For Captain Morgan, hydrogen-powered flights can’t come soon enough. Avid readers in the hydrogen aviation space would have seen various different numbers and targets thrown around, but there is yet to be a solid date for easyJet themselves.
Explaining what he expects to be the hydrogen flight timeline, Captain Morgan continued, “Hydrogen flights can’t come soon enough as far as I’m concerned but unfortunately, I’m going to have to wait a bit longer.
“I think that we will see hydrogen planes flying around in the next few years. In fact, there has already been a flight of a hydrogen fuel cell plane by ZeroAvia, and I think we’ll see more and more flights coming out over the next few years in those small planes.
“Then, I think in the middle of this decade, maybe 2025/2026, we’ll start to see slightly bigger fuel cell planes, maybe 50 seaters starting to fly commercial flights with passengers on between regional routes. Loganair has already expressed interest in those kinds of flights, which is brilliant.
“But in terms of easyJet flights, the step change from those small planes to a kind of 200-seater jet that flies across in a far size of Europe, I think we’re going to have to probably wait until the middle of the next decade.
“Airbus have given a date of 2035, of when they say they’ll have the first commercial aeroplane, and a few other companies have kind of given similar dates that they would have something of that size ready. I hope it could be quicker, but I think realistically, it probably is going to take most of that time.”
A smoother and cleaner flight for passengers
So what does all of the above mean for those who will be looking to jet off with easyJet in the future? Not much other than knowing that they are now flying in an even greener way, according to Capital Morgan.
Similar to the transition from a fuel cell electric vehicle from a conventional car, Captain Morgan expects the shift to hydrogen-powered planes to have very little effect on passengers. “In terms of the experience for a passenger, I think that any future generation aircraft that comes out in the next decade will be a step change in terms of the passenger experience, not necessarily because of the hydrogen that’s being used for the fuel, but there are going to be things on board which are all better because we’ve learnt from our experience of travelling passengers.
“We expect engines to be quieter because a hydrogen fuel cell is a very quiet engine, the car is almost silent, and the fuel cell doesn’t make really any noise. Of course, you’ll still get some noise from the from the engine, from the air going past, you can’t avoid that, but the technology in aerodynamics of engines is improving because of noise all the time.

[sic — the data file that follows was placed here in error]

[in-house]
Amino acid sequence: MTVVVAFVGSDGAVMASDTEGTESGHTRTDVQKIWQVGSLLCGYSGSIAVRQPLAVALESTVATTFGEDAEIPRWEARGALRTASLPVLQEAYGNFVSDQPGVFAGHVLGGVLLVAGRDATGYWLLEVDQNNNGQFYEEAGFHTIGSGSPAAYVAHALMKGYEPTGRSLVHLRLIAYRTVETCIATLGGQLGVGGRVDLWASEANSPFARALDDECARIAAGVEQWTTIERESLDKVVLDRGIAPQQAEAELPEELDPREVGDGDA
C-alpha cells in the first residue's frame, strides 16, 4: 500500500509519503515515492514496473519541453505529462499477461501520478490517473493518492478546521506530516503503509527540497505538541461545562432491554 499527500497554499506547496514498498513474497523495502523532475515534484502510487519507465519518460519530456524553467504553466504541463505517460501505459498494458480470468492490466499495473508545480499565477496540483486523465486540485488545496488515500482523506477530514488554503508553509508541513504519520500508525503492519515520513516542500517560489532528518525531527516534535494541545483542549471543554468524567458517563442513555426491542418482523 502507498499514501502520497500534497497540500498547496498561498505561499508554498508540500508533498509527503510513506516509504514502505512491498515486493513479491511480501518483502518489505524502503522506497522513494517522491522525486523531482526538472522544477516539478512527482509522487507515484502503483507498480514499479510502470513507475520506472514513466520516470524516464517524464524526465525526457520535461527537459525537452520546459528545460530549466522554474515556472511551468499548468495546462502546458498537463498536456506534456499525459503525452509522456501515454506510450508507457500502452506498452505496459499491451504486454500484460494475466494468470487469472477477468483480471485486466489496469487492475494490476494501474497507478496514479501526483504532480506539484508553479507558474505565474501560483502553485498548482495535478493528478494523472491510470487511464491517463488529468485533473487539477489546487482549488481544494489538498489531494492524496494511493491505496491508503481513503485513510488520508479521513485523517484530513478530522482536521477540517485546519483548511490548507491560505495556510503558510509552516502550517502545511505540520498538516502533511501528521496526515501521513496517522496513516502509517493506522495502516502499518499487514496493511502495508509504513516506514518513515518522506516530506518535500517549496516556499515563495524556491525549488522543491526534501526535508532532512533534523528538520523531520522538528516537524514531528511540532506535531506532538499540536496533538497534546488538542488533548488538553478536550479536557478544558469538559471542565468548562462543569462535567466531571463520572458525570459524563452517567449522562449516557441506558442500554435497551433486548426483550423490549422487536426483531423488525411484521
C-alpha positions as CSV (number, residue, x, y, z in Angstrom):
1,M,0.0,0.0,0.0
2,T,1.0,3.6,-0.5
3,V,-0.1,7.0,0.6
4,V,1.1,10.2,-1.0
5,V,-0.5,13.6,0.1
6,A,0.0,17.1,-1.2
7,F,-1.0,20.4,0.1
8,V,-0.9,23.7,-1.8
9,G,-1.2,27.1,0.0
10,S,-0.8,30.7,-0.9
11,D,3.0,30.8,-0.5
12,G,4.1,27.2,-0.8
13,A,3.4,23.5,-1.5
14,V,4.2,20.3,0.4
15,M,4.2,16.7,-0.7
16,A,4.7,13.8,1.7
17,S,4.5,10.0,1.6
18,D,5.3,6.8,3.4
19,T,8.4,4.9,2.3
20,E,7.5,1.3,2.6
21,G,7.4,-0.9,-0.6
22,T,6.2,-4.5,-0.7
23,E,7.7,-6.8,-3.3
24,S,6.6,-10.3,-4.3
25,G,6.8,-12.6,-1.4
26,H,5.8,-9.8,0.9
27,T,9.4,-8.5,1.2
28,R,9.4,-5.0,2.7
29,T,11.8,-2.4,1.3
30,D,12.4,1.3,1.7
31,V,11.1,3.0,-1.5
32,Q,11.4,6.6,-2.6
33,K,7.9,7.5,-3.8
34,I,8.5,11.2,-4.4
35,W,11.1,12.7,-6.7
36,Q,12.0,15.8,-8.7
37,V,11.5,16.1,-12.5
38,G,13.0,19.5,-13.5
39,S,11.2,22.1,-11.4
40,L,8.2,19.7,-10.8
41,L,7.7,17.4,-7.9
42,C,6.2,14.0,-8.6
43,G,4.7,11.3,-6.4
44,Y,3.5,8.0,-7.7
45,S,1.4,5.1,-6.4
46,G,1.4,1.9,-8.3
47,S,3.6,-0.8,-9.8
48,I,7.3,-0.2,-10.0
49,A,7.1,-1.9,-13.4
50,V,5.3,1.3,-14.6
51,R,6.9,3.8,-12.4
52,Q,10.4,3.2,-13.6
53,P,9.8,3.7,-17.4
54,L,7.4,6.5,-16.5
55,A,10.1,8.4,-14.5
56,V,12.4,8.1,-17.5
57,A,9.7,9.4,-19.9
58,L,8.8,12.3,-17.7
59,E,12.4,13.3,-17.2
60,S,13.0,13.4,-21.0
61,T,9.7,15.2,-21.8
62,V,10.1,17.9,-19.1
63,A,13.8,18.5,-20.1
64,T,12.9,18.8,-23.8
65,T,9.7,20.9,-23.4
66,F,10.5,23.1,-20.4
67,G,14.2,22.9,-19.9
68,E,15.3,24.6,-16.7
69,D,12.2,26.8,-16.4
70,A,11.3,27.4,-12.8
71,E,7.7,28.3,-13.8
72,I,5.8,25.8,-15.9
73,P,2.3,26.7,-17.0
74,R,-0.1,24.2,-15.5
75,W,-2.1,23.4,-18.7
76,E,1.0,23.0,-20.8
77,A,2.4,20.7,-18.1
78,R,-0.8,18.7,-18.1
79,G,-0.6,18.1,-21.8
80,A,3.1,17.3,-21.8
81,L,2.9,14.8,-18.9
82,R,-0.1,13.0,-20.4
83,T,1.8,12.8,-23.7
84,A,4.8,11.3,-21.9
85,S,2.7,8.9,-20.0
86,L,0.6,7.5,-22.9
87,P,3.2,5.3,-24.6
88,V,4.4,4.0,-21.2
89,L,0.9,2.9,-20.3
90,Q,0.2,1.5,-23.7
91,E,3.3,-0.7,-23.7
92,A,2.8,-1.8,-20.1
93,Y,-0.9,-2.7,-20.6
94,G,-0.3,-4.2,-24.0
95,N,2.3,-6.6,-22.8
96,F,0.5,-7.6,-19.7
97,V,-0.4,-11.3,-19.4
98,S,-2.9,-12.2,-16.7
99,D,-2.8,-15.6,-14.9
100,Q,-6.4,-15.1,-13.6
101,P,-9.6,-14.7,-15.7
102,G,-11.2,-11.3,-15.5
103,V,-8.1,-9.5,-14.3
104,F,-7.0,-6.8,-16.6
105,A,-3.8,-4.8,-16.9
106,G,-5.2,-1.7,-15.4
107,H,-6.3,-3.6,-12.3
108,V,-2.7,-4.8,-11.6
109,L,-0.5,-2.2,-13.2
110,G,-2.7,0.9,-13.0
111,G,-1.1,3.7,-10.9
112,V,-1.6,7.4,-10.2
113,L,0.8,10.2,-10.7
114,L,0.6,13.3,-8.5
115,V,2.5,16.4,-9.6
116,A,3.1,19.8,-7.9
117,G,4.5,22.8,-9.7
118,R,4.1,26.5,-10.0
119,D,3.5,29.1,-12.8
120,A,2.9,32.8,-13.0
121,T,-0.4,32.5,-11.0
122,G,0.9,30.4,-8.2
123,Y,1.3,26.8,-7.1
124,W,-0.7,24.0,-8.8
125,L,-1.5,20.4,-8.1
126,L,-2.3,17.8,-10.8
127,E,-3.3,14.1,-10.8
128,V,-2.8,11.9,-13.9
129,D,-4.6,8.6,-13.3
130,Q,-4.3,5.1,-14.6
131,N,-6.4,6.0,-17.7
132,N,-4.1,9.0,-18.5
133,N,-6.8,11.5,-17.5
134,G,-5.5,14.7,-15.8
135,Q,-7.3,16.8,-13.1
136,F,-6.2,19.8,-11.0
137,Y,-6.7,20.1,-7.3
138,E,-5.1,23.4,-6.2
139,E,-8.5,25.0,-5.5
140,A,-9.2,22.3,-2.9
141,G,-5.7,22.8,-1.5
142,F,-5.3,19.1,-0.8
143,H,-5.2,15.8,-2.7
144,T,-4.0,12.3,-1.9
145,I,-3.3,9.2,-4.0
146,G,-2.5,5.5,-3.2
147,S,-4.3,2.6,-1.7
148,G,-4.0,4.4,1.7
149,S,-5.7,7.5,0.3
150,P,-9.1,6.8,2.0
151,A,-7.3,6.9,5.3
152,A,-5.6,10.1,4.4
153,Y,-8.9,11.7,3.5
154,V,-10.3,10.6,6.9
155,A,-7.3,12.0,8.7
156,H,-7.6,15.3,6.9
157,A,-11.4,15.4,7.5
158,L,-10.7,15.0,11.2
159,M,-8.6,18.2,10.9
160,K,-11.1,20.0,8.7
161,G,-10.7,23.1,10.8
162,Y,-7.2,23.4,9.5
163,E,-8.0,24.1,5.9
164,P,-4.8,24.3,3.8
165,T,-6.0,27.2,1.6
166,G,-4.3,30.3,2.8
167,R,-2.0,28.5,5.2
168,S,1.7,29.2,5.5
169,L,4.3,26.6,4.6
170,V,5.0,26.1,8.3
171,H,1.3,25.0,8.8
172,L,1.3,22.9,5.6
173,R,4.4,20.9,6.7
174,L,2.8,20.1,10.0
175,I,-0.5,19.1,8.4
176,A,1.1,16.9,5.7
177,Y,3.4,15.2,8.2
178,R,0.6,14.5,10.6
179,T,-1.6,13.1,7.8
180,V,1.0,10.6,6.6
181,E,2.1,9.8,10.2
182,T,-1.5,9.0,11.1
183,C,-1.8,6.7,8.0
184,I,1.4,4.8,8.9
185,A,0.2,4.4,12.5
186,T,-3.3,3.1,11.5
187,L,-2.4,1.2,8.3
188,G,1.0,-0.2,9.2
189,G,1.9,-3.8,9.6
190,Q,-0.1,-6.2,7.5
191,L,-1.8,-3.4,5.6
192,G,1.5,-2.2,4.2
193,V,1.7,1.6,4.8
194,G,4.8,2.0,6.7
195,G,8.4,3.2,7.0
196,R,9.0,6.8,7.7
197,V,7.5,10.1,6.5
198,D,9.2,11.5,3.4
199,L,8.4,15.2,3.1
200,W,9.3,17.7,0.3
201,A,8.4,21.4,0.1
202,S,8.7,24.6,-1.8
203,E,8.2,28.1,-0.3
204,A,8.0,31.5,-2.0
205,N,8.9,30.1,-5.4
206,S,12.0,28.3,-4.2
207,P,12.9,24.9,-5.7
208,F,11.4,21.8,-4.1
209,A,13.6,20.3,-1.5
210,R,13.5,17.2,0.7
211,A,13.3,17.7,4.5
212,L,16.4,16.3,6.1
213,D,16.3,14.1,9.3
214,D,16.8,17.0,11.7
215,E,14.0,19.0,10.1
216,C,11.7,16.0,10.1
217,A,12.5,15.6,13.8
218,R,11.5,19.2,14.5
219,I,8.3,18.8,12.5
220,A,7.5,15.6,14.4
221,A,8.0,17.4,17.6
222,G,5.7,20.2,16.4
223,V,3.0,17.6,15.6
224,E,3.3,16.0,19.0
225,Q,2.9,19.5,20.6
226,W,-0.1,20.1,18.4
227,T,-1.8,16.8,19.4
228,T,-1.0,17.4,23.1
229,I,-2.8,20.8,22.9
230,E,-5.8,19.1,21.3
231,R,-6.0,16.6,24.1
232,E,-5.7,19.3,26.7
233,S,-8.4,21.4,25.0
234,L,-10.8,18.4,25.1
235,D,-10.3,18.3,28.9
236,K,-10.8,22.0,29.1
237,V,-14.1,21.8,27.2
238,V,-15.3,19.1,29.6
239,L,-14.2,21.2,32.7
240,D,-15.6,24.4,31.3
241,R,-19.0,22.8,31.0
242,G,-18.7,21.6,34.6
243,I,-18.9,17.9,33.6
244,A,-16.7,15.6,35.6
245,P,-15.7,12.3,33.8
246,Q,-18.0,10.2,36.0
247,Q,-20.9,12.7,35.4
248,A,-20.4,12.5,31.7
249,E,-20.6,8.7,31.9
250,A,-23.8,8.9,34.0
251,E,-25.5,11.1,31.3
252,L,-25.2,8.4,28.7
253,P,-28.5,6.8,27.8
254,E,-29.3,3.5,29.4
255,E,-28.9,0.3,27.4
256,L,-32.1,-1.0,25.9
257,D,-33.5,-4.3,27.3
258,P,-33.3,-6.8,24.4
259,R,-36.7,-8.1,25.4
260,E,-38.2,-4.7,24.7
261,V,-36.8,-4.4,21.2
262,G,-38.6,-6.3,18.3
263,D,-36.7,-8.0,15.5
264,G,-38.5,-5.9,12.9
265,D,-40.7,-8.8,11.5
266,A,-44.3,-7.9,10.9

“Our latest engines on the kerosene aircraft are already 50% quieter than the previous generation, and we would expect to see another step change in noise when we transition to the next engine, which will run on hydrogen, and so it should be a very pleasant experience. And of course, it’s got the advantage that it’s not emitting any carbon at all.
“I hope passengers will be delighted. We already know that they are very happy that we offset the carbon emissions using carbon offsets, and that’s just a tiny little thing that we do right now. We know it’s not the end solution, but we already see that they are grateful of that. So, I can imagine they will be extremely grateful when we are not emitting any carbon at all.”
From a pilot’s point of view, it doesn’t look like there are many changes in the flight experience either. “I think that in terms of aeroplanes, when we go from a kerosene aircraft to a hydrogen aircraft, we are not having to change the way that we fly aeroplanes,” Captain Morgan continued.
“The rules of the air are kind of fixed and we don’t need to we don’t need to reinvent how we fly an aeroplane. It’s really only the propulsion side of things which will change. Of course, there will be some training for the pilots about the fact that they have cryogenic hydrogen on board, and that it’s different from having kerosene and so on, but I’m not worried about that.
“Aviation is such a safety regulated industry with very strict rules that I’m very, very confident that any future aircraft will be as safe, if not safer, than the aircraft that we have today.”